He leaned over her and she put her feet up, bracing them on his chest and pushing back, before planting her feet on the floor and leveraging herself into a standing position, her center low, her hands up, ready to block or attack.
He moved and she sidestepped, sweeping her foot across his face. He stumbled and she used the opportunity to her advantage, pushing him to the ground and straddling him, her knees planted on his shoulders, one hand at his throat.
Still, she could see his eyes, glittering in the dark.
She would have to do it while she faced him now. And without the benefit of chloroform either putting him out cold or deadening his senses. She pushed back at the one last stab of doubt as she reached into her robe for her knife.
There was no time to doubt. No time to hesitate. He certainly hadn’t done either when he’d passed that judgment on her father. There was no time for humanity when your enemy had none.
She whipped the knife out of her robe and held it up. Ferran grabbed both of her wrists and on a low, intense growl pushed her backward and propelled them both up against the side of the bed. He pushed her hand back, the knife blade flicking her cheek, parting the flesh there. A stream of blood trickled into her mouth.
She fisted his hair and his head fell back. She tried to bring the blade forward, but he grabbed her arm again, reversing their positions. He had her trapped against the bed, her hands flat over the mattress, bent a near-impossible direction. The tendons in her shoulders screamed, the cut on her face burning hot.
“Who sent you?” he asked, his voice a low rasp.
“I sent myself,” she said, spitting out the blood that had pooled in her mouth onto the floor beside them.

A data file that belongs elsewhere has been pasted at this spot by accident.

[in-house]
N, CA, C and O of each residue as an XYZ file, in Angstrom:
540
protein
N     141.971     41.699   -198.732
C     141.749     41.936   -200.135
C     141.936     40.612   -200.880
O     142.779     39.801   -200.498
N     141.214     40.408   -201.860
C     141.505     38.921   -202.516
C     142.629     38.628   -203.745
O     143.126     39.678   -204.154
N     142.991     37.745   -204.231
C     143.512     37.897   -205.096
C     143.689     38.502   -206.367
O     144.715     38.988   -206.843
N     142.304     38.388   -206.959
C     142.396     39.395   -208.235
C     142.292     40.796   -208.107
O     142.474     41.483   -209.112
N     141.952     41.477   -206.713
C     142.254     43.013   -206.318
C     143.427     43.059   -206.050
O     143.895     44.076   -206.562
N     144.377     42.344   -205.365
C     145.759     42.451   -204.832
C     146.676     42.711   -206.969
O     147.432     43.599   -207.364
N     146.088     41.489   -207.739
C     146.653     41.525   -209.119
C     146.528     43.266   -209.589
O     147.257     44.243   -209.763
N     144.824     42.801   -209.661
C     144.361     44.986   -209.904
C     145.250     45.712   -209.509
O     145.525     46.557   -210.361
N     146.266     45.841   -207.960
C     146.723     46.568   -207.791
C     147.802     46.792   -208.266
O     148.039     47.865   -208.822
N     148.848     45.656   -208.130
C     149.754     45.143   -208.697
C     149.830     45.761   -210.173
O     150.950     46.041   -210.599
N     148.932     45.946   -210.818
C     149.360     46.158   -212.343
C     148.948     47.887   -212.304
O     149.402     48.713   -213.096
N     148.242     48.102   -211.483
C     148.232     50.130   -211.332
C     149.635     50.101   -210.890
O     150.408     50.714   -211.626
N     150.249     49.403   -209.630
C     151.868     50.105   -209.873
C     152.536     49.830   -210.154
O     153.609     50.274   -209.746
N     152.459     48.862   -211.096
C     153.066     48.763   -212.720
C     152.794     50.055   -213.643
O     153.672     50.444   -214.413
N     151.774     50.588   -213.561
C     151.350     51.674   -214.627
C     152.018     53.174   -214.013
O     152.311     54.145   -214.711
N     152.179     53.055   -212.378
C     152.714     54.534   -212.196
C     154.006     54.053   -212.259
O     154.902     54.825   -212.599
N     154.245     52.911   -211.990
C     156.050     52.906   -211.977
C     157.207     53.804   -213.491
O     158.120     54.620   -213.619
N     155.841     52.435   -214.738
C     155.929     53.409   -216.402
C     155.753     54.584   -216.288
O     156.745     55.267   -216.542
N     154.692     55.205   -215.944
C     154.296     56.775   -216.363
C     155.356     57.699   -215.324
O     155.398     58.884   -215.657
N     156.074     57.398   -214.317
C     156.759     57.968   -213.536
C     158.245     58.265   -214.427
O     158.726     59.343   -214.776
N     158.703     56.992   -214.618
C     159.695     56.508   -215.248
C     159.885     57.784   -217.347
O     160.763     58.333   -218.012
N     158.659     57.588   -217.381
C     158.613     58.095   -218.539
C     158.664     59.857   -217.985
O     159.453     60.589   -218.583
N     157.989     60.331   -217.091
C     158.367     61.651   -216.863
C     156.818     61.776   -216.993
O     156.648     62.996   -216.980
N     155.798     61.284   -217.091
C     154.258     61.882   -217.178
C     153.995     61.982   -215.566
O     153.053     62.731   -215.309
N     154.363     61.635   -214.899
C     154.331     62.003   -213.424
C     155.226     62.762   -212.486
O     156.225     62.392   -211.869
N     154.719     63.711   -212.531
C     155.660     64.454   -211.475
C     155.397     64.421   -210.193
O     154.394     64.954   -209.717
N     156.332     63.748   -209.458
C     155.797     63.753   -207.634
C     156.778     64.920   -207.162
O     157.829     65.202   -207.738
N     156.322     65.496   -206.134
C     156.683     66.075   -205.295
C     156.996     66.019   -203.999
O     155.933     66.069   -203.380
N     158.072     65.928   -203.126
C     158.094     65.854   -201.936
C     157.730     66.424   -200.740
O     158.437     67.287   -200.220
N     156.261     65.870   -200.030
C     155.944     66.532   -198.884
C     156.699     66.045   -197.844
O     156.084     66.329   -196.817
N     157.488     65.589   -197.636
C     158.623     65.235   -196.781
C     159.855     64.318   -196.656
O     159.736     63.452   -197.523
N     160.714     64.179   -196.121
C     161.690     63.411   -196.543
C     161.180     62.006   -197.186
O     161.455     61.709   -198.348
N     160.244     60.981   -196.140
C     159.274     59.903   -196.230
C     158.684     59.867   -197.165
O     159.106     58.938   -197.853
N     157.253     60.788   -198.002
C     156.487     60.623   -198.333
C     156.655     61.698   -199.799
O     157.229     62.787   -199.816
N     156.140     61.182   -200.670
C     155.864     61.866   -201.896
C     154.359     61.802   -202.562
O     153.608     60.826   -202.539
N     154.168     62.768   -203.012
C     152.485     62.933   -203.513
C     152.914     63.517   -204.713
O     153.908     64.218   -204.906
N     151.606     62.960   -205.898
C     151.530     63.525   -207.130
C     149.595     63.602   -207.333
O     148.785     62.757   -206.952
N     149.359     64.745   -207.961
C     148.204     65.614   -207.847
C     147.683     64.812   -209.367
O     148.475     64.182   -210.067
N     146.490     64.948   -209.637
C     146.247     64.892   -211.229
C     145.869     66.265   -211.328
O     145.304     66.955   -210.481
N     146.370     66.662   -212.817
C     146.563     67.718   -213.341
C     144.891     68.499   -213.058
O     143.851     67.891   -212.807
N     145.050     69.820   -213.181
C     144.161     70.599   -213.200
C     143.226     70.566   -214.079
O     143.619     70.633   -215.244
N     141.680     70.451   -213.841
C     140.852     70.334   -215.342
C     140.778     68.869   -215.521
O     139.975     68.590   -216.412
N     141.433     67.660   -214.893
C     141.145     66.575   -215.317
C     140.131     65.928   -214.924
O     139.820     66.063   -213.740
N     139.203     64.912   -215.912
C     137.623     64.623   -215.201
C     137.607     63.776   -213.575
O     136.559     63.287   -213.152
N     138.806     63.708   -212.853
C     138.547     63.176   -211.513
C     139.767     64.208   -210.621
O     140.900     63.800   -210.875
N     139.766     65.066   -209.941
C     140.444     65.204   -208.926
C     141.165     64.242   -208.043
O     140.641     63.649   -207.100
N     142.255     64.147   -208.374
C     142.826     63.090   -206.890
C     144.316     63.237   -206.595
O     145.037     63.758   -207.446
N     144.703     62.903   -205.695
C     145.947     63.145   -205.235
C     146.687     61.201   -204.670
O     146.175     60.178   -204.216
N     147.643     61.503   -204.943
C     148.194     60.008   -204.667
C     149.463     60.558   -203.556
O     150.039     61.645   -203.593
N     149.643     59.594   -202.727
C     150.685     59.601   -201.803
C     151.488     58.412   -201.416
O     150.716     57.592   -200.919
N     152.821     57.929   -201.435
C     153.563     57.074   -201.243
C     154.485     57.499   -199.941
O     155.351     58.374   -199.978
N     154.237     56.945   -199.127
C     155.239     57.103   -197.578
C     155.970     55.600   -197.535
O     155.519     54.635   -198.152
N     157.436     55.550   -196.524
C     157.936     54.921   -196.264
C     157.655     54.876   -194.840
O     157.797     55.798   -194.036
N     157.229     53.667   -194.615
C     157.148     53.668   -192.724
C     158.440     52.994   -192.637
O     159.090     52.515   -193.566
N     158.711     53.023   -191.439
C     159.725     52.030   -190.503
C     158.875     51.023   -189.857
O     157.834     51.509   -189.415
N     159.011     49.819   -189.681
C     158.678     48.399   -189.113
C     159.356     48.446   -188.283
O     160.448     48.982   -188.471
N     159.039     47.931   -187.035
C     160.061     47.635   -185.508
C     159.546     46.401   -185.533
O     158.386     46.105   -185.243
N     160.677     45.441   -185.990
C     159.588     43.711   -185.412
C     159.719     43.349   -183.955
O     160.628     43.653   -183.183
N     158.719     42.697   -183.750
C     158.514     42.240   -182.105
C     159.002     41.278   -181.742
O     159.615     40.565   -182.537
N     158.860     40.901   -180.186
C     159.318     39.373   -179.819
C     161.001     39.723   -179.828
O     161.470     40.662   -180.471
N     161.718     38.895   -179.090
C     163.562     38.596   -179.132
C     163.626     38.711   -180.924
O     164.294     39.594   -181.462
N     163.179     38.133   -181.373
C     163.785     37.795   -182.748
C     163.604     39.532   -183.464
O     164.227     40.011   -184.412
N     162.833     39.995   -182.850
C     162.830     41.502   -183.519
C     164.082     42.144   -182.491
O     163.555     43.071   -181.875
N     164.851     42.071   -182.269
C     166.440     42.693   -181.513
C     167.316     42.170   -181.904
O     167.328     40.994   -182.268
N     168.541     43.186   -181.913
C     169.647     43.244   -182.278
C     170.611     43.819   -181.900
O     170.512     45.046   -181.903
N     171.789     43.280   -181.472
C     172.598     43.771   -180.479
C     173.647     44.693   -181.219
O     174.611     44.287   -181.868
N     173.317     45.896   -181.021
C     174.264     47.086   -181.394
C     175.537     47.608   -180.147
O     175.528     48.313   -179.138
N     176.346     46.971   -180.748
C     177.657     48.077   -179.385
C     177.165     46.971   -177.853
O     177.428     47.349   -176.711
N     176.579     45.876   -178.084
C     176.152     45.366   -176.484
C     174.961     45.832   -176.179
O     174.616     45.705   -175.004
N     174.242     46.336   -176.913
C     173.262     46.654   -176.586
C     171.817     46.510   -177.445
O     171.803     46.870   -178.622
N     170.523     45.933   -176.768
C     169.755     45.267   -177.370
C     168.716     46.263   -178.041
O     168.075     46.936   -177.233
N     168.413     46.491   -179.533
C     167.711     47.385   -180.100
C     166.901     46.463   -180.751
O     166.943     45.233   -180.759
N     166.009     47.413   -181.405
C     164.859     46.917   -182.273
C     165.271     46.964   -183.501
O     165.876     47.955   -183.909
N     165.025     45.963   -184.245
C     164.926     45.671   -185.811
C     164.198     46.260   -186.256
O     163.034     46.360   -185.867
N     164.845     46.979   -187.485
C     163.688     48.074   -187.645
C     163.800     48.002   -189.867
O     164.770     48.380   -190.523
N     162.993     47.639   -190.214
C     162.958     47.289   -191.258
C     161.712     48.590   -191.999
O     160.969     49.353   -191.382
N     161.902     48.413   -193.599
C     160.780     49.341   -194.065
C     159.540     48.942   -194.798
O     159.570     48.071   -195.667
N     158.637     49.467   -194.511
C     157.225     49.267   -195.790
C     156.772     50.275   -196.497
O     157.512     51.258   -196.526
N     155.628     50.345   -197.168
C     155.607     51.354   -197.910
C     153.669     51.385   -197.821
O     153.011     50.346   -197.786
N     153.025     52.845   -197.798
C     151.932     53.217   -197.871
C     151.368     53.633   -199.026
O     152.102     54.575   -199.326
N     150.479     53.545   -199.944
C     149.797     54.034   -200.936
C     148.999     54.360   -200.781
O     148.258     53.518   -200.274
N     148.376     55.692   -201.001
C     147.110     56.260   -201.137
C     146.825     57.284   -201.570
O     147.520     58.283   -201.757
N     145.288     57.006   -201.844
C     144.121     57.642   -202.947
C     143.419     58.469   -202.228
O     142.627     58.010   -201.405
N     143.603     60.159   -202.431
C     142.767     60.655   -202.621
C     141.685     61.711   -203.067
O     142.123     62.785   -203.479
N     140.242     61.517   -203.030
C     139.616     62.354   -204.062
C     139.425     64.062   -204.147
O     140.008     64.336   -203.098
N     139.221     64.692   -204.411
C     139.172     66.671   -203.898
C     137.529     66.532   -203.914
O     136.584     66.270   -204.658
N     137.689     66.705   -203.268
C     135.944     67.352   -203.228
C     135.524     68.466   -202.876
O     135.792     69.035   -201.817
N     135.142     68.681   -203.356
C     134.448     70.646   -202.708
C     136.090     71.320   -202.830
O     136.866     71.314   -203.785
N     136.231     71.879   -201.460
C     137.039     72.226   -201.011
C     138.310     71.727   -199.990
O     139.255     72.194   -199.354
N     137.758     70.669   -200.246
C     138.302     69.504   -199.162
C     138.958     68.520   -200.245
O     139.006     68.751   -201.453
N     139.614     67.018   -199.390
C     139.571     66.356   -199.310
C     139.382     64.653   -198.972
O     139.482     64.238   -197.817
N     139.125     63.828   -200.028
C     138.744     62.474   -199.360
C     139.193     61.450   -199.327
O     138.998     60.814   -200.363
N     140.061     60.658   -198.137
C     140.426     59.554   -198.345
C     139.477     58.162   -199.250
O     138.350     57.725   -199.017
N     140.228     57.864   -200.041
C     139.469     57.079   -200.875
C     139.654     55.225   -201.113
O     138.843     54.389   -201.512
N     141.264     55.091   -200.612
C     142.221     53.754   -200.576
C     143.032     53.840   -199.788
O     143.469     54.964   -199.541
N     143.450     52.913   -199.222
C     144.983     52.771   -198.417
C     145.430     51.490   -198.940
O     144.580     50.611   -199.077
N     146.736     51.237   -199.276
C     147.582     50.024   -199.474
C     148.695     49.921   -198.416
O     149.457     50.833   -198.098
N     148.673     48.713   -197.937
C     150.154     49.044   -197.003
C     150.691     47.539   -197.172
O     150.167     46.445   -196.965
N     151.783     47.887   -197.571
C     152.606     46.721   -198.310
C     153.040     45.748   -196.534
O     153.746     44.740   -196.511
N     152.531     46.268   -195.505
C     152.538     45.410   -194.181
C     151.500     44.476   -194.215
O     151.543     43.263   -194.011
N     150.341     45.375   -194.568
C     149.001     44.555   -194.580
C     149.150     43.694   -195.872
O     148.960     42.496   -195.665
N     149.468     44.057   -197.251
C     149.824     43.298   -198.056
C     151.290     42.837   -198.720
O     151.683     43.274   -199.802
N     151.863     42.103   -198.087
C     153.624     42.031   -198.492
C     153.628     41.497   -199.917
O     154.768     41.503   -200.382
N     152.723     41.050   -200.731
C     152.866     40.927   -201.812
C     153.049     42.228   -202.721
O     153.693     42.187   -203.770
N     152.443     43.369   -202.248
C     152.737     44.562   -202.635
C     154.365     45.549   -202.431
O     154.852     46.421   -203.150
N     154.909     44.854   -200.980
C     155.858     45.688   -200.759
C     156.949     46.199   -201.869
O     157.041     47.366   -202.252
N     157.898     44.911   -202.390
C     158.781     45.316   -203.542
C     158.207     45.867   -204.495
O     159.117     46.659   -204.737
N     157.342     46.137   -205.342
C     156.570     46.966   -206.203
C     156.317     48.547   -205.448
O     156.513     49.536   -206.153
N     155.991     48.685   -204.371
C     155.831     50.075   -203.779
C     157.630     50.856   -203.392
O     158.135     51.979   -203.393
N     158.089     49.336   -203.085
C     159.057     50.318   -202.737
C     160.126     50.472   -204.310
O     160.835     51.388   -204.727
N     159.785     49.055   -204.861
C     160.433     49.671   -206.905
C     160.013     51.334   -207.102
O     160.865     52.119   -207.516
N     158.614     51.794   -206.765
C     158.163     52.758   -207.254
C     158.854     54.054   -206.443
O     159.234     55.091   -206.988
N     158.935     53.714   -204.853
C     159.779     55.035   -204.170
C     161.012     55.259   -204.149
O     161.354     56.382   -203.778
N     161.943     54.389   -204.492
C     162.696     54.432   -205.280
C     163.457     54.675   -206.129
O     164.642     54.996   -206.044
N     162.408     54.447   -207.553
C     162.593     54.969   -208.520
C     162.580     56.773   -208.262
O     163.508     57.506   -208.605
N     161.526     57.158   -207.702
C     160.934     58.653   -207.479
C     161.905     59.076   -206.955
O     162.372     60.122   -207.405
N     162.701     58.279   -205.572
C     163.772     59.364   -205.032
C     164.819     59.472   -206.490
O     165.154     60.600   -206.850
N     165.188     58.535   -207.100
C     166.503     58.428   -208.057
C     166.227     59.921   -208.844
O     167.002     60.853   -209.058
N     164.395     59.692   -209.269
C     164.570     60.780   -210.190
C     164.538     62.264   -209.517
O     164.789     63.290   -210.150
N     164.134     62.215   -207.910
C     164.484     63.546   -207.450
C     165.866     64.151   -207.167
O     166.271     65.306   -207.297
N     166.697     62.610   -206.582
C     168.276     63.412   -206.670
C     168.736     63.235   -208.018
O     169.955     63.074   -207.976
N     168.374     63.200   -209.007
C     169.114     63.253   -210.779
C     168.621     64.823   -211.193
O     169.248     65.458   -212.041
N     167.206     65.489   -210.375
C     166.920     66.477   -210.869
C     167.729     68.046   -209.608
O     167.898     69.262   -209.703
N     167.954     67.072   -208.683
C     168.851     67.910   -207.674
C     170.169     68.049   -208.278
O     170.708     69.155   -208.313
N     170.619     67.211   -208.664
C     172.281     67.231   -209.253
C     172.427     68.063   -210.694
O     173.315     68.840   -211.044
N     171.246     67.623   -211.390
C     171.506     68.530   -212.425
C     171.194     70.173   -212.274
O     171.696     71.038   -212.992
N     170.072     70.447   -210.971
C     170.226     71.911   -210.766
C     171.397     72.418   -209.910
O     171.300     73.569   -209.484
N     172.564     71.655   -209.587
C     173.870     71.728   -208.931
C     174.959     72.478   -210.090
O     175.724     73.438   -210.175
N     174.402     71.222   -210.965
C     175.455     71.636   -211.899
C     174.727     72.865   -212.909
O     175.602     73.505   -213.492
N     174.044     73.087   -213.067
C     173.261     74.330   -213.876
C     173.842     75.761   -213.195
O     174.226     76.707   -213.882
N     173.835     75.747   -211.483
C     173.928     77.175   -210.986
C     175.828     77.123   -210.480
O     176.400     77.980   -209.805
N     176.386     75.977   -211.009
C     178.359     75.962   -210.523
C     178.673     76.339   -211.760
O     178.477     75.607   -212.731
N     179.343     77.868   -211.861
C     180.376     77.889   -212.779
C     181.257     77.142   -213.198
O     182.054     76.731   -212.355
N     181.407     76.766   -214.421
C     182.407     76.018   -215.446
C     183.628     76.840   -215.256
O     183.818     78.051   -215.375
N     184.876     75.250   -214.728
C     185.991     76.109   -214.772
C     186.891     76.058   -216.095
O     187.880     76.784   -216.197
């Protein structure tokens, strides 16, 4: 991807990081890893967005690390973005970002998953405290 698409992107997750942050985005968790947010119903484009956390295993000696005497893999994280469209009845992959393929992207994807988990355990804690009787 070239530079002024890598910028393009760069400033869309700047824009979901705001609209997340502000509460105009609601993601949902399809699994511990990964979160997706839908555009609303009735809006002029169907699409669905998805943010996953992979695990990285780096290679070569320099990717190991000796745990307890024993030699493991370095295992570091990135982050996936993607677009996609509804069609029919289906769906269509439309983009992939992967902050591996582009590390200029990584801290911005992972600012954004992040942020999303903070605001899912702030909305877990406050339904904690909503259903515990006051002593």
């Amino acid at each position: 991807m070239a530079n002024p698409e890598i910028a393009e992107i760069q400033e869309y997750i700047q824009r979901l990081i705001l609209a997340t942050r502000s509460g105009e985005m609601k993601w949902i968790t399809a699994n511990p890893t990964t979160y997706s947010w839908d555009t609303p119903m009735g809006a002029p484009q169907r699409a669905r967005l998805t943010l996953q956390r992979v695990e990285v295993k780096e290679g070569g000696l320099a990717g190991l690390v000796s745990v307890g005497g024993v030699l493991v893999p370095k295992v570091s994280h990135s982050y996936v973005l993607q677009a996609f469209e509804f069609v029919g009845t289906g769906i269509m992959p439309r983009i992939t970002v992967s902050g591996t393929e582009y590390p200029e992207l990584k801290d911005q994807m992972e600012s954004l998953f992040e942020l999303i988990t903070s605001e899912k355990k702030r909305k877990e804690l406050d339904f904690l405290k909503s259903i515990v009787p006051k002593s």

“And what is it you’re here to do?”
“Kill you, obviously.”
He growled again and twisted her arm, forcing her to drop the knife. And still he held her fast. “You’ve failed,” he said.
“And forever,” he said, his tone dripping with disdain. “What I want to know is why a woman is hiding in my bedchamber ready to end my life.”
“I would have thought this happened to you quite often.”
“Not in my memory.”
“A life for a life,” she said. “And as you only have the one, I will take it. Though you owe more.”
“Is that so?”
“I’m not here to debate with you.”
“No, you’re here to kill me. But as that isn’t going to happen—tonight or any other night—you may perhaps begin to make the case as to why I should not have you executed. For an attempt at assassinating a world leader. For treason. I could. At the very least I can have you thrown in jail right this moment. All it takes is a call.”
“Then why haven’t you made it?”
“Because I have not stayed sheikh, through changes in the world, civil unrest and assassination attempts, without learning that all things, no matter how bad, can be exploited to my advantage if I know where to look.”
“I will not be used to your advantage.”
“Then enjoy prison.”
Samarah hesitated. Because she wouldn’t forge an alliance with Ferran. It was an impossible ask. He had destroyed her life. He had toppled the government in her country. Left the remainder of her family on the run like dogs.
Left her and her mother on the streets to fend for themselves until her mother had died.
He had taken everything. And she had spent her life with one goal in mind. To ensure that he didn’t get away with it. To ensure his line wouldn’t continue while hers withered.
And she was failing.
Unless she stopped. Unless she listened. Unless she did what Ferran claimed to do. Turn every situation to her advantage.
“And what do I need to give in exchange for my freedom?”
“I haven’t decided yet,” he said. “I haven’t decided if, in fact, your freedom is on the table. But the power is with me, is it not?”
“Isn’t it always?” she asked. “You’re the sheikh.”
“This is true.”
“Will you release me?”
He reached behind her, and when he drew his hand back into her line of vision, she saw he was now holding the knife. “I don’t trust you, little desert viper.”
“So well you shouldn’t, Your Highness, as I would cut your throat if given the chance.”
“Yet I have your knife. And you’re the only one who bled. I will release you for the moment, only if you agree to follow my instructions.”
“That depends on what they are.”
“I want you to get on the bed, in the center, and stay there.”
She stiffened, a new kind of fear entering her body. Death she’d been prepared for. But she had not, even for a moment, given adequate thought and concern to the idea of him putting his hands on her body.